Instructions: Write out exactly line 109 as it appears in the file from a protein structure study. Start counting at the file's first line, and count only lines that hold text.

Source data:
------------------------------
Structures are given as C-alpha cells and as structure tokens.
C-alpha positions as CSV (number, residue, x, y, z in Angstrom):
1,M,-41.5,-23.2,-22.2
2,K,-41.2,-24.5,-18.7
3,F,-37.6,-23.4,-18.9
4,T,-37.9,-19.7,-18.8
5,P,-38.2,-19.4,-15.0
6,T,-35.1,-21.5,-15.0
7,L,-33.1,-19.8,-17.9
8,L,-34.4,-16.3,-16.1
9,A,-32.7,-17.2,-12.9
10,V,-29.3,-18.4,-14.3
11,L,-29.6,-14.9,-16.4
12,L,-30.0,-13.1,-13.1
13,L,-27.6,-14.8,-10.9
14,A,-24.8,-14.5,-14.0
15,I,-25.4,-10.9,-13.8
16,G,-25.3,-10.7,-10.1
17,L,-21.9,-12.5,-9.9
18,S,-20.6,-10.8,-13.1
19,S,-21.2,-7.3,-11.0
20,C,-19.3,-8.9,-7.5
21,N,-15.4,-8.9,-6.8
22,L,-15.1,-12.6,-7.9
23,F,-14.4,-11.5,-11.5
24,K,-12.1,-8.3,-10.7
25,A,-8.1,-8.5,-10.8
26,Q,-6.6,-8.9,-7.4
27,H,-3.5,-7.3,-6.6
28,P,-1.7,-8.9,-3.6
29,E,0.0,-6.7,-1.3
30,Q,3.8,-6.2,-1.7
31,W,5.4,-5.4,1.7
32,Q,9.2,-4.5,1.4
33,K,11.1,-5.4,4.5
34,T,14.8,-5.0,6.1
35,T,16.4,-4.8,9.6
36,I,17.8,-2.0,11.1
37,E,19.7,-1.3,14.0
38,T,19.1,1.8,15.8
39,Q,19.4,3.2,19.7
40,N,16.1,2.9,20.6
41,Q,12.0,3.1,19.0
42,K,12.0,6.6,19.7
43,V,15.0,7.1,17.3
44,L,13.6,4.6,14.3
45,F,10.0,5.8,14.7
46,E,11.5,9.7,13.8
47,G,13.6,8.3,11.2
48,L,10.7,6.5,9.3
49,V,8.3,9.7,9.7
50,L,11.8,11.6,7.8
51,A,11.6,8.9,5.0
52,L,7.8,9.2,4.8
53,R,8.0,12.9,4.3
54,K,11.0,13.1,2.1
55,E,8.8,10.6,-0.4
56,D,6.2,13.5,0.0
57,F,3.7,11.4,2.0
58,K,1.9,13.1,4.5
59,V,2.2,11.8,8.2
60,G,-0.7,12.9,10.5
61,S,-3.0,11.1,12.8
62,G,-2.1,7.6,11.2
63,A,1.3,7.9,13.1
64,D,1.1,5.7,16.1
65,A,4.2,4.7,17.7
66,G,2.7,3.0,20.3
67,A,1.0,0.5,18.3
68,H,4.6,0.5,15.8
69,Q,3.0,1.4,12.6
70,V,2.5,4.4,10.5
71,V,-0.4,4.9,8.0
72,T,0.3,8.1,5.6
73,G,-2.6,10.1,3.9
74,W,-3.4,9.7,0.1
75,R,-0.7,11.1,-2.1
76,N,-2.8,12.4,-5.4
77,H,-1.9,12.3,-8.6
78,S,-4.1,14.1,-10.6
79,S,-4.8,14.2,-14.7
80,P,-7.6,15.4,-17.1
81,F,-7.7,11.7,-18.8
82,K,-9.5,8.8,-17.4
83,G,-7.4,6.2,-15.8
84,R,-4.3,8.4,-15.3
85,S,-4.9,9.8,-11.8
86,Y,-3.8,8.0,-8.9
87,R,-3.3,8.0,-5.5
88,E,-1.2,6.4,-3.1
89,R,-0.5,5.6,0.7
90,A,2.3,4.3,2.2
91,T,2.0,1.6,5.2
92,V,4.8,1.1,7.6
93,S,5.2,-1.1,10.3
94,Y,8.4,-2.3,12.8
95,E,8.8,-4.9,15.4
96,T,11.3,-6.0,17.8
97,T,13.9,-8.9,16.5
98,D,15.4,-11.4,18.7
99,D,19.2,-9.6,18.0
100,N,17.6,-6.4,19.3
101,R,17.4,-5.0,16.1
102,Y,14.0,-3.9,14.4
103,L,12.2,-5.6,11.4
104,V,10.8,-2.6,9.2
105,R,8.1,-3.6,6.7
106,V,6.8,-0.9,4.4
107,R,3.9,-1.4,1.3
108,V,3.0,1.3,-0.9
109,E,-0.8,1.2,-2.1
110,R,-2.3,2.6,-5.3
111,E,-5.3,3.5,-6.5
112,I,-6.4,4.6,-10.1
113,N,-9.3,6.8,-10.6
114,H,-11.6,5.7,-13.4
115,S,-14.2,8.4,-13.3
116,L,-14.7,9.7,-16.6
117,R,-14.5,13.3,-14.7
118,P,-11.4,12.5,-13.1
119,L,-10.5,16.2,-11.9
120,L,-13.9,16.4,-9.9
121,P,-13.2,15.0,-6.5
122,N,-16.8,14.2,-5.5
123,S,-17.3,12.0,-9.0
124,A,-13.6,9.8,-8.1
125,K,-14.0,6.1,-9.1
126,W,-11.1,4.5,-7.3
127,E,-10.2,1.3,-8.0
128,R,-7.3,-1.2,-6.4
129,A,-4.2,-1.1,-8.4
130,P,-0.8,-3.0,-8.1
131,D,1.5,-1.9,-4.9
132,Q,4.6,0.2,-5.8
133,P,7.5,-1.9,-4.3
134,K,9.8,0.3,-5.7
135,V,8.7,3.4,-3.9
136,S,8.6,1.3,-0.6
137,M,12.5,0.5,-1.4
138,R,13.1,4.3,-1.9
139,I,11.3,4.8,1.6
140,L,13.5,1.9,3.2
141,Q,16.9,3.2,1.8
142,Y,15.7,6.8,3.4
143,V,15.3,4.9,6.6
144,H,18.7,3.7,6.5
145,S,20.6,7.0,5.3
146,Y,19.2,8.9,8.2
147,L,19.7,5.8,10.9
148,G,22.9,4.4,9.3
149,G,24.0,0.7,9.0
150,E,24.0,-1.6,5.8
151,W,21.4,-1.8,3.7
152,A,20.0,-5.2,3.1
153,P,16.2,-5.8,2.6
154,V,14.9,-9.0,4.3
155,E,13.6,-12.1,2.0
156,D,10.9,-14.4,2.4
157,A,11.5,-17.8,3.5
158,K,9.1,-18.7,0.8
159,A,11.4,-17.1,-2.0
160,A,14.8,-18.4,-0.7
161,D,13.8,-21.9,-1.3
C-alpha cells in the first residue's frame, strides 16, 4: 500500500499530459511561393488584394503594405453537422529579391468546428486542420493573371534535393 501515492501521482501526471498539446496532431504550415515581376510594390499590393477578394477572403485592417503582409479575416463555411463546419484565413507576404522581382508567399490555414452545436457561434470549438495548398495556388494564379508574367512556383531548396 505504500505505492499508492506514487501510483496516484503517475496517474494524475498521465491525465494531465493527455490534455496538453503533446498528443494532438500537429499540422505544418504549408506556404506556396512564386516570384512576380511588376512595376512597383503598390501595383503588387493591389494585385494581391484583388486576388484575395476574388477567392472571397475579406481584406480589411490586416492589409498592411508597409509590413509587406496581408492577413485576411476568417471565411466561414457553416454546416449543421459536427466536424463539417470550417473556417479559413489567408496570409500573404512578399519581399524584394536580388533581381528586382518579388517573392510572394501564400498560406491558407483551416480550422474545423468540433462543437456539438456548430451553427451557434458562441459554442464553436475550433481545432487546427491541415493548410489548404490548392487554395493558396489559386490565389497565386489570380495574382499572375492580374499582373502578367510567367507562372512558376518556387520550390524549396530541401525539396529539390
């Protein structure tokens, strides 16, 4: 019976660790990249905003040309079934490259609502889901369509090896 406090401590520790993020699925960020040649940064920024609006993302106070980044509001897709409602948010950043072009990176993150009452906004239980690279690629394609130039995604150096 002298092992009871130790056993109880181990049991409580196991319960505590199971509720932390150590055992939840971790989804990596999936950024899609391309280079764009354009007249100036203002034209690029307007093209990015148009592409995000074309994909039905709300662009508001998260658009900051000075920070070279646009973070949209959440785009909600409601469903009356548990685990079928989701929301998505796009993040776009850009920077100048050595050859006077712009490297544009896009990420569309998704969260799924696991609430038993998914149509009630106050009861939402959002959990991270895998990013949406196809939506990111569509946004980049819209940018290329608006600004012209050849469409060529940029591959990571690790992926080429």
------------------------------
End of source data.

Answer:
107,R,3.9,-1.4,1.3